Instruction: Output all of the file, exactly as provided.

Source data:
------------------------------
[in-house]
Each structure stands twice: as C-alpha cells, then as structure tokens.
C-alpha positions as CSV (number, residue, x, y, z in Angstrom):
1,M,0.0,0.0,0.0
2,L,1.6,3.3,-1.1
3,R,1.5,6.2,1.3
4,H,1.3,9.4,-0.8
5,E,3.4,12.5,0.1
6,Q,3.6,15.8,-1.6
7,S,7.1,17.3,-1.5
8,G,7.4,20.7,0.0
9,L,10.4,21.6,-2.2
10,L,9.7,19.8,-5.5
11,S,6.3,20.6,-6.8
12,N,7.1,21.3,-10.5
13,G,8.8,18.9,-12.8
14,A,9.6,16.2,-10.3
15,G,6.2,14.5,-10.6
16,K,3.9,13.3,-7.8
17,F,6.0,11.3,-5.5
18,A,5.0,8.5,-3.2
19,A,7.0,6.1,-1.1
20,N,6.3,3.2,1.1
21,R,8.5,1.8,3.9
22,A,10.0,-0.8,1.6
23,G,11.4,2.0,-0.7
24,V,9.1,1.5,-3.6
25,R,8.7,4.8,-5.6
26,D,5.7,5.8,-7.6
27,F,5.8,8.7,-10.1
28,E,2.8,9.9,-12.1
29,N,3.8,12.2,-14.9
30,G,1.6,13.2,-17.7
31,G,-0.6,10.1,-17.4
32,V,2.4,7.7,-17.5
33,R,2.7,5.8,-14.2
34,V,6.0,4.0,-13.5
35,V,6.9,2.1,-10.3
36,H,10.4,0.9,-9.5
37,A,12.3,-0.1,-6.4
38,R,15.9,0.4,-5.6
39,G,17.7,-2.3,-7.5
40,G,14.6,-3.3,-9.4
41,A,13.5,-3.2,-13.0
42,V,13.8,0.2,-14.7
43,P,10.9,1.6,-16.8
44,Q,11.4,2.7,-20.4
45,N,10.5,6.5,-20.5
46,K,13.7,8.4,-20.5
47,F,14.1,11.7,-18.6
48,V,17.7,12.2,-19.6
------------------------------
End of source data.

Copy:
[in-house]
Each structure stands twice: as C-alpha cells, then as structure tokens.
C-alpha positions as CSV (number, residue, x, y, z in Angstrom):
1,M,0.0,0.0,0.0
2,L,1.6,3.3,-1.1
3,R,1.5,6.2,1.3
4,H,1.3,9.4,-0.8
5,E,3.4,12.5,0.1
6,Q,3.6,15.8,-1.6
7,S,7.1,17.3,-1.5
8,G,7.4,20.7,0.0
9,L,10.4,21.6,-2.2
10,L,9.7,19.8,-5.5
11,S,6.3,20.6,-6.8
12,N,7.1,21.3,-10.5
13,G,8.8,18.9,-12.8
14,A,9.6,16.2,-10.3
15,G,6.2,14.5,-10.6
16,K,3.9,13.3,-7.8
17,F,6.0,11.3,-5.5
18,A,5.0,8.5,-3.2
19,A,7.0,6.1,-1.1
20,N,6.3,3.2,1.1
21,R,8.5,1.8,3.9
22,A,10.0,-0.8,1.6
23,G,11.4,2.0,-0.7
24,V,9.1,1.5,-3.6
25,R,8.7,4.8,-5.6
26,D,5.7,5.8,-7.6
27,F,5.8,8.7,-10.1
28,E,2.8,9.9,-12.1
29,N,3.8,12.2,-14.9
30,G,1.6,13.2,-17.7
31,G,-0.6,10.1,-17.4
32,V,2.4,7.7,-17.5
33,R,2.7,5.8,-14.2
34,V,6.0,4.0,-13.5
35,V,6.9,2.1,-10.3
36,H,10.4,0.9,-9.5
37,A,12.3,-0.1,-6.4
38,R,15.9,0.4,-5.6
39,G,17.7,-2.3,-7.5
40,G,14.6,-3.3,-9.4
41,A,13.5,-3.2,-13.0
42,V,13.8,0.2,-14.7
43,P,10.9,1.6,-16.8
44,Q,11.4,2.7,-20.4
45,N,10.5,6.5,-20.5
46,K,13.7,8.4,-20.5
47,F,14.1,11.7,-18.6
48,V,17.7,12.2,-19.6